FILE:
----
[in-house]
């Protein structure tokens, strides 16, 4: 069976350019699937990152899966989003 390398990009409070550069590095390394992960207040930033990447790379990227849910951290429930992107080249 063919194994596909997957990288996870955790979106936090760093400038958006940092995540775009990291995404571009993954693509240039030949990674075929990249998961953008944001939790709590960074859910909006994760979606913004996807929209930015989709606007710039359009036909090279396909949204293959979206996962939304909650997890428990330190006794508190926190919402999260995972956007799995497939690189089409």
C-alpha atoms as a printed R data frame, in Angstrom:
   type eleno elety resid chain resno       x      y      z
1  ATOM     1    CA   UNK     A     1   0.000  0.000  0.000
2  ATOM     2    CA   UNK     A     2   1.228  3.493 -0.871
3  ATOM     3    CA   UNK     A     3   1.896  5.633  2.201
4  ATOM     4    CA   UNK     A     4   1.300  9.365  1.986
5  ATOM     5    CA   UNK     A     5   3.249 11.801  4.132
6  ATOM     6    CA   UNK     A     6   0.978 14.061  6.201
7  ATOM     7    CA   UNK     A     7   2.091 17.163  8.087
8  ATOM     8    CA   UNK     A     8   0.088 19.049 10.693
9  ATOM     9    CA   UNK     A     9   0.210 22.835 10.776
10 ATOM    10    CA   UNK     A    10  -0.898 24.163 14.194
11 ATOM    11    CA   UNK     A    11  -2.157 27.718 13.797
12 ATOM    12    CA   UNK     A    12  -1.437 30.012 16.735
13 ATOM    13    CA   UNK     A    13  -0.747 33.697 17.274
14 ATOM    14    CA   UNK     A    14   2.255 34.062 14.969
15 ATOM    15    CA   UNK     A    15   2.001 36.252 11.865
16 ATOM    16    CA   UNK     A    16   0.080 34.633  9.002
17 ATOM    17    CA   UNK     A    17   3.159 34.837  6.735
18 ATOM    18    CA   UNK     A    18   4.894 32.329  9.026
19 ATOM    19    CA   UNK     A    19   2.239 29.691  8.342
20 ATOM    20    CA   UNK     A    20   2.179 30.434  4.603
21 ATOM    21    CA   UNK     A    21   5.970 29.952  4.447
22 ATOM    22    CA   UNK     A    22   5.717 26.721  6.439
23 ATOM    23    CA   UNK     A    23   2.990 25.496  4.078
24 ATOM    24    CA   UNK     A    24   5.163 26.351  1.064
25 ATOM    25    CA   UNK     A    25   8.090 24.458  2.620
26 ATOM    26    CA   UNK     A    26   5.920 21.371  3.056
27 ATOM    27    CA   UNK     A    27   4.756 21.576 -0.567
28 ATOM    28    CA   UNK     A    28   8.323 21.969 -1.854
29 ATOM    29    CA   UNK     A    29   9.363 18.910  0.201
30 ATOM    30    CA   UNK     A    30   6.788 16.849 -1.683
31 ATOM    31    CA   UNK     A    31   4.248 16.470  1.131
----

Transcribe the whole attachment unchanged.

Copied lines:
[in-house]
């Protein structure tokens, strides 16, 4: 069976350019699937990152899966989003 390398990009409070550069590095390394992960207040930033990447790379990227849910951290429930992107080249 063919194994596909997957990288996870955790979106936090760093400038958006940092995540775009990291995404571009993954693509240039030949990674075929990249998961953008944001939790709590960074859910909006994760979606913004996807929209930015989709606007710039359009036909090279396909949204293959979206996962939304909650997890428990330190006794508190926190919402999260995972956007799995497939690189089409």
C-alpha atoms as a printed R data frame, in Angstrom:
   type eleno elety resid chain resno       x      y      z
1  ATOM     1    CA   UNK     A     1   0.000  0.000  0.000
2  ATOM     2    CA   UNK     A     2   1.228  3.493 -0.871
3  ATOM     3    CA   UNK     A     3   1.896  5.633  2.201
4  ATOM     4    CA   UNK     A     4   1.300  9.365  1.986
5  ATOM     5    CA   UNK     A     5   3.249 11.801  4.132
6  ATOM     6    CA   UNK     A     6   0.978 14.061  6.201
7  ATOM     7    CA   UNK     A     7   2.091 17.163  8.087
8  ATOM     8    CA   UNK     A     8   0.088 19.049 10.693
9  ATOM     9    CA   UNK     A     9   0.210 22.835 10.776
10 ATOM    10    CA   UNK     A    10  -0.898 24.163 14.194
11 ATOM    11    CA   UNK     A    11  -2.157 27.718 13.797
12 ATOM    12    CA   UNK     A    12  -1.437 30.012 16.735
13 ATOM    13    CA   UNK     A    13  -0.747 33.697 17.274
14 ATOM    14    CA   UNK     A    14   2.255 34.062 14.969
15 ATOM    15    CA   UNK     A    15   2.001 36.252 11.865
16 ATOM    16    CA   UNK     A    16   0.080 34.633  9.002
17 ATOM    17    CA   UNK     A    17   3.159 34.837  6.735
18 ATOM    18    CA   UNK     A    18   4.894 32.329  9.026
19 ATOM    19    CA   UNK     A    19   2.239 29.691  8.342
20 ATOM    20    CA   UNK     A    20   2.179 30.434  4.603
21 ATOM    21    CA   UNK     A    21   5.970 29.952  4.447
22 ATOM    22    CA   UNK     A    22   5.717 26.721  6.439
23 ATOM    23    CA   UNK     A    23   2.990 25.496  4.078
24 ATOM    24    CA   UNK     A    24   5.163 26.351  1.064
25 ATOM    25    CA   UNK     A    25   8.090 24.458  2.620
26 ATOM    26    CA   UNK     A    26   5.920 21.371  3.056
27 ATOM    27    CA   UNK     A    27   4.756 21.576 -0.567
28 ATOM    28    CA   UNK     A    28   8.323 21.969 -1.854
29 ATOM    29    CA   UNK     A    29   9.363 18.910  0.201
30 ATOM    30    CA   UNK     A    30   6.788 16.849 -1.683
31 ATOM    31    CA   UNK     A    31   4.248 16.470  1.131